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McKinsey’s Upskilling Initiative: Bridging the Skills Gap for Career Advancement

October 25, 2023

Upskilling at McKinsey

Upskilling is a key workplace trend that facilitates continuous learning and helps employees advance in their careers. It also helps close the digital talent gap and allows companies to fill jobs with specialized skillsets.

Upskilling is different from reskilling, which involves teaching new skills that help an employee perform their current job more effectively. Upskilling is often facilitated by training programs, such as courses offered by Penn LPS online and mentorship programs.

What are the key drivers?

The world of work is in a state of epochal transition. Digitization, automation, and advances in artificial intelligence are transforming jobs. By 2030, as many as 375 million people—or 14 percent of the global workforce—will have to switch occupations or acquire new skills.

In a McKinsey survey, 87 percent of executives reported having skill gaps in their workforces. But fewer than half of them had a clear strategy for filling these gaps.

To win the talent battle, companies need to accelerate their reskilling and upskilling efforts. Leaders who succeed in this arena have a sharp view of the talent required to build future value and are intentional about finding both top talent and adaptable learners.

They also use digital talent-marketplace platforms to connect supply and demand. They design learning journeys that can help displaced workers find new career paths. And they make reskilling and upskilling an integral part of their corporate social-impact programs. Michael Chui is a partner in the San Francisco office, Mena Issler is an associate partner, Roger Roberts is a senior partner, and Lareina Yee is a senior partner.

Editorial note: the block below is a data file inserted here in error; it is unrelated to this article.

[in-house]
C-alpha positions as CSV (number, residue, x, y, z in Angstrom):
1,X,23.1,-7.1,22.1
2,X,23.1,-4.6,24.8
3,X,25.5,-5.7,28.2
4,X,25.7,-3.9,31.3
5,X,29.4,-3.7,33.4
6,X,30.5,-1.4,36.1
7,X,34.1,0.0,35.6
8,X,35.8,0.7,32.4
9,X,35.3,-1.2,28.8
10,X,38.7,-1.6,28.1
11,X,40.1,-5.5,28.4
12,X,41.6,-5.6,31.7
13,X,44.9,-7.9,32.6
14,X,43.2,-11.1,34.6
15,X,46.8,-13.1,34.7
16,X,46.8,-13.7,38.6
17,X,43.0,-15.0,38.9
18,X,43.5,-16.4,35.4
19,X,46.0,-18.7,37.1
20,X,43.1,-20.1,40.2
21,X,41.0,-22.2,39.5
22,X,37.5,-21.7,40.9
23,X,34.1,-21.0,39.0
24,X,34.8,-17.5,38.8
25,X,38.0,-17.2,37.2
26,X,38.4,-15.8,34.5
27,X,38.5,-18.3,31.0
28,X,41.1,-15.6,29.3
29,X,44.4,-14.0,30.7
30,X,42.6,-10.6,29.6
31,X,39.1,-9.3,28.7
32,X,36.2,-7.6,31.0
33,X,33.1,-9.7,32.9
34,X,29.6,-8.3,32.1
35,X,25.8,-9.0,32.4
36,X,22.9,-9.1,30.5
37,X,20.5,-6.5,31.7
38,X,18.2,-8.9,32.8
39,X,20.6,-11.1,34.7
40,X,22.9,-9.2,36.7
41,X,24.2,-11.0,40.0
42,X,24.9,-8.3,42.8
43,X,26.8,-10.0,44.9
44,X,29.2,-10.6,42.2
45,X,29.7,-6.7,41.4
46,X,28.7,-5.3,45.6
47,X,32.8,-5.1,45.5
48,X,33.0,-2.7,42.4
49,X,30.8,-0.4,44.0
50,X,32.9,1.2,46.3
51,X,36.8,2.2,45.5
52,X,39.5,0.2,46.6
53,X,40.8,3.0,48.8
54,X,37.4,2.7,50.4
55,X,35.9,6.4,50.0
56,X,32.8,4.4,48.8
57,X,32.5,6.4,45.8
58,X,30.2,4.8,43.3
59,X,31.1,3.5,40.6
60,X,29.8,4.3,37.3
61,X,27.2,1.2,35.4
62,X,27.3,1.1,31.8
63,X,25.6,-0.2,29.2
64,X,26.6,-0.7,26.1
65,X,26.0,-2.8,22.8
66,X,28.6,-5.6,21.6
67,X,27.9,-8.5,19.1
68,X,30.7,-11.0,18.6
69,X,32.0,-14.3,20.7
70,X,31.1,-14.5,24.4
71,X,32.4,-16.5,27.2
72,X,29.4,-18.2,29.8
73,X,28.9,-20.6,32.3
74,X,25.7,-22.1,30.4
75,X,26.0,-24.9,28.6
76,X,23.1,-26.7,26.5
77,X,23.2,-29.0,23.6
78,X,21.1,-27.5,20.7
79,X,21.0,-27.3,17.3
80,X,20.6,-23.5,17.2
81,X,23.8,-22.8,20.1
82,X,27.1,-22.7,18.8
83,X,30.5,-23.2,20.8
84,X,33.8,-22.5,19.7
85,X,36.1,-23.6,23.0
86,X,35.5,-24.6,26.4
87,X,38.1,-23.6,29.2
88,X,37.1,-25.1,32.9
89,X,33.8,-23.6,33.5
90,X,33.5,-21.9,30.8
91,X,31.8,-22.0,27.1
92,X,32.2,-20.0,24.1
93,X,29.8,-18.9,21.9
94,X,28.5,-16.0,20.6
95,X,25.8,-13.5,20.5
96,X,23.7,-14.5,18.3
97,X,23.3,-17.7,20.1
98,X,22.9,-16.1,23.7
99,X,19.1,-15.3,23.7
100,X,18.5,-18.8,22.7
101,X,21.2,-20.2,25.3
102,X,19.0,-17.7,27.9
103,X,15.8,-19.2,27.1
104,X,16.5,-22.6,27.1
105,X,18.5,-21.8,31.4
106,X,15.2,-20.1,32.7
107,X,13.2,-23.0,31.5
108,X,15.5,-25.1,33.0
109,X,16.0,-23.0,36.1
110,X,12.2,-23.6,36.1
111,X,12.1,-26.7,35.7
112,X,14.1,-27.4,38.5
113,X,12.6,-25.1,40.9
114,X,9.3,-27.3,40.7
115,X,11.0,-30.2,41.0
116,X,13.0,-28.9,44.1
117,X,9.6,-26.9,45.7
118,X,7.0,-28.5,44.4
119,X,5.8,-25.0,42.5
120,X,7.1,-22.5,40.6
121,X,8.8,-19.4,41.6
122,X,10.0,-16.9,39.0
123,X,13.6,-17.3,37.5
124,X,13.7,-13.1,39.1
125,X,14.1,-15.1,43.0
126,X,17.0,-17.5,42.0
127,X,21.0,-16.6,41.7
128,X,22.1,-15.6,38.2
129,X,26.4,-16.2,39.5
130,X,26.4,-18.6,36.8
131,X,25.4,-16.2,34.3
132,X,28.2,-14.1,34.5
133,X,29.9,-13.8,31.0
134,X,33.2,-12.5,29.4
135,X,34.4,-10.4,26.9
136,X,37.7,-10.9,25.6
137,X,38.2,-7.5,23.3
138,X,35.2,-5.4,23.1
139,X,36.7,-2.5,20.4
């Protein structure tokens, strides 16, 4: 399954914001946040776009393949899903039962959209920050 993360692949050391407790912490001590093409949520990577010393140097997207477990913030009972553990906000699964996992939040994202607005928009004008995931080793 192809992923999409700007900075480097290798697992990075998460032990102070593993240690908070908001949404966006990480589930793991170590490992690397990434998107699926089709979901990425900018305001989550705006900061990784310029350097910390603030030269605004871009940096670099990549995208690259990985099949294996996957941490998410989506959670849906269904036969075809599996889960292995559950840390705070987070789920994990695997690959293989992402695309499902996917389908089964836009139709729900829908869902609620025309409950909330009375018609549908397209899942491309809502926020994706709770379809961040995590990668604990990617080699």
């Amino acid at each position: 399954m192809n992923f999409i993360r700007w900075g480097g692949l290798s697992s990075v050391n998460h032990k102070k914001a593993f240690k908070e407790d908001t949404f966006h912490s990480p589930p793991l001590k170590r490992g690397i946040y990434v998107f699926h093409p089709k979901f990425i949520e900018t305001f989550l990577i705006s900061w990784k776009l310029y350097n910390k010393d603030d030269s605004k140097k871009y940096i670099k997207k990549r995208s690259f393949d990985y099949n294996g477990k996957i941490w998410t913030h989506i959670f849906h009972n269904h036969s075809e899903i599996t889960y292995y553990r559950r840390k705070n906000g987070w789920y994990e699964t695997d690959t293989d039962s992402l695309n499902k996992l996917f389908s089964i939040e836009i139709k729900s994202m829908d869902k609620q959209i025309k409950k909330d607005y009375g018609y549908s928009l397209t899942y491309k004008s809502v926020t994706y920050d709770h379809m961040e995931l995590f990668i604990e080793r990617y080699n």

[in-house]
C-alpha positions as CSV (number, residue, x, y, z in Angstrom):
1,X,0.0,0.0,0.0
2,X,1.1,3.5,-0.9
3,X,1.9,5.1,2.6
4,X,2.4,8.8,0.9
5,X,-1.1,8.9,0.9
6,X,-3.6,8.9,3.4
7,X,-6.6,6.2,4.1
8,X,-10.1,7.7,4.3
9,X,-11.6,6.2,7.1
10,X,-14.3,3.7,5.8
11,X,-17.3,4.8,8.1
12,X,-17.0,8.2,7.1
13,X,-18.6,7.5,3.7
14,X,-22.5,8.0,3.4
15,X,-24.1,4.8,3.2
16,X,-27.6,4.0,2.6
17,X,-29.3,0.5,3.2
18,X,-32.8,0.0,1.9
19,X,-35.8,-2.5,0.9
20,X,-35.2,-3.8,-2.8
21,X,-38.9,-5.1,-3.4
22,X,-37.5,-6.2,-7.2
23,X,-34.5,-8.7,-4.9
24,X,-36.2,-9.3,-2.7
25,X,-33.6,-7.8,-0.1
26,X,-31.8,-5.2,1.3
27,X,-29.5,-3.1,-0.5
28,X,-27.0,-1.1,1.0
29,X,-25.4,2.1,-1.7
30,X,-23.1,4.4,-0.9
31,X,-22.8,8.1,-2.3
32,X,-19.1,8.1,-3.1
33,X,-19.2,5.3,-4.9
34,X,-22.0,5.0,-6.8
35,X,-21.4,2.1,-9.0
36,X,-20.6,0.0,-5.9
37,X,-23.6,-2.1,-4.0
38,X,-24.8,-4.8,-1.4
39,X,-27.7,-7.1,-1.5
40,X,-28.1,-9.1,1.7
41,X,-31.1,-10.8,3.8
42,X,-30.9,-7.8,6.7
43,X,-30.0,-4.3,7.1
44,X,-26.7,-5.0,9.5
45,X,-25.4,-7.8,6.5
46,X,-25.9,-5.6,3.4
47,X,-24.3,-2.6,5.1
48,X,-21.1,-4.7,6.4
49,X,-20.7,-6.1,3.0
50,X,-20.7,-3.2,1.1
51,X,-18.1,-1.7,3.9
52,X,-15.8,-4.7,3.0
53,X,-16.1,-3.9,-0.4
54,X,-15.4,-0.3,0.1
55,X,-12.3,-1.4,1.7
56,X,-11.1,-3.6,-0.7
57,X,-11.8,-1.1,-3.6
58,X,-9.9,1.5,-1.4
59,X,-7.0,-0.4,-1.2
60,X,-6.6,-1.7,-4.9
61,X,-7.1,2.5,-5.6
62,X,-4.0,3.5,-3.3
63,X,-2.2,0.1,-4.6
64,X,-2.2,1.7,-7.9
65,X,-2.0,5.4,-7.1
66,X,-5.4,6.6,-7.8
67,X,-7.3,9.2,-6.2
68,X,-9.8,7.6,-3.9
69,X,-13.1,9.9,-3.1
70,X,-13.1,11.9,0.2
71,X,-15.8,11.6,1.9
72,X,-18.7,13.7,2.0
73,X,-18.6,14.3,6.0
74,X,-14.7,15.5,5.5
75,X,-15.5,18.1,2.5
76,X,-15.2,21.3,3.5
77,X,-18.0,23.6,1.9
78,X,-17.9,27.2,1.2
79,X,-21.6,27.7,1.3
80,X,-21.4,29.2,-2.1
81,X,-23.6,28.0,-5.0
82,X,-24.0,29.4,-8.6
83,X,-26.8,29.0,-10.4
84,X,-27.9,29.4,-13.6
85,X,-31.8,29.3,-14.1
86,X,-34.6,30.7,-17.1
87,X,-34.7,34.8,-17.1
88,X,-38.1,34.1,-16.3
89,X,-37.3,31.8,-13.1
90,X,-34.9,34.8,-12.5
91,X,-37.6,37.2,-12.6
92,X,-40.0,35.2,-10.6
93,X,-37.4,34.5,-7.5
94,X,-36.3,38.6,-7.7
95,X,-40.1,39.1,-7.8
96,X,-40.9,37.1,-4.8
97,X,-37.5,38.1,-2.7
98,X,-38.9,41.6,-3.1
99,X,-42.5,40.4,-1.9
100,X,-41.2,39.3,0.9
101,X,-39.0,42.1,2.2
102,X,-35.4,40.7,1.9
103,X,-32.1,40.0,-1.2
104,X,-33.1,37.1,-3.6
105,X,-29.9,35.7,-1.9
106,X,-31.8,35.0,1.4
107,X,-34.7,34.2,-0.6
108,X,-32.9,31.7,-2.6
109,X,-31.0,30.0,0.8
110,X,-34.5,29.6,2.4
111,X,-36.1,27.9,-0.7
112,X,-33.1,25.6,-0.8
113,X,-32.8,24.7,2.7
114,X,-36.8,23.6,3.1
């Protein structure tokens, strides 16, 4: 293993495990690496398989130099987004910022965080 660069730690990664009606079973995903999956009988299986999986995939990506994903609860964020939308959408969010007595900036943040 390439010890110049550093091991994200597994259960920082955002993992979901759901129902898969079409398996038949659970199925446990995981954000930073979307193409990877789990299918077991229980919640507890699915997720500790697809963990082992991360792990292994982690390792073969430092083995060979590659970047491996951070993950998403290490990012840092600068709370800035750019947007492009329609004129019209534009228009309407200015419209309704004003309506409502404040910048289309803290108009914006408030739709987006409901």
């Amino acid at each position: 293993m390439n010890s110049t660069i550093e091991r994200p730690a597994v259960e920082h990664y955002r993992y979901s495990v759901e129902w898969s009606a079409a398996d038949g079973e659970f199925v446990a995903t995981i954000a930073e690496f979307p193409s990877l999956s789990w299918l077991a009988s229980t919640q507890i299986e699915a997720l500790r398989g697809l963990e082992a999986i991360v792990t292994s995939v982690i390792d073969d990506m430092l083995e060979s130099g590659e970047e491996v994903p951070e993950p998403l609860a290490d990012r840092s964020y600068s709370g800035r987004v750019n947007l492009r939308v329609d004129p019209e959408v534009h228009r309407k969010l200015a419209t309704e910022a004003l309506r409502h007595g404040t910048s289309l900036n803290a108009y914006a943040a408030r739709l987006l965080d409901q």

What are the skills gaps?

The COVID-19 pandemic brought skill gaps to the forefront, and respondents now recognize that filling them is more urgent than ever. They are more likely to cite reskilling as their most important action to take than they were in the run-up to the pandemic (Exhibit 1).

Companies need to focus on future skills—those that already exist, like agile working and digital interaction, or will develop over time, such as blockchain technology development. They must also address current skills gaps by focusing on training that will enable employees to perform their jobs more effectively, particularly soft skills, which are critical as distributed teams become common.

In order to identify which areas of their workforce require more training, companies need to conduct a capability gap analysis. This is a process that requires a mix of tactics, including reskilling, retraining, and providing more learning opportunities. It is essential that the right training is provided to employees, as failing to do so can lead to a decline in performance.

What are the learning opportunities?

McKinsey offers many opportunities to learn throughout your career, starting with our One Firm Onboarding program, which you can tailor based on the areas of development you want to focus on. You’ll also have access to a broad range of online and experiential learning programs — some are self-directed and others, like our Tech Week, help you build new skills through a combination of immersive experiences and online resources.

You’ll be thrown into the deep end your first few engagements, but don’t worry — your colleagues are always available to help. And if you get stuck, there’s our global Helpdesk — the rule is to call them for any IT issue or Excel question that can’t be solved by asking your colleague. And of course, you’ll have countless conversations with clients where you can apply what you’re learning. The result is a continuous cycle of improvement and development — one of the reasons why ex-McKinsey consultants are so highly sought after on the job market.

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Hello world!

October 16, 2023

Welcome to WordPress. This is your first post. Edit or delete it, then start writing!…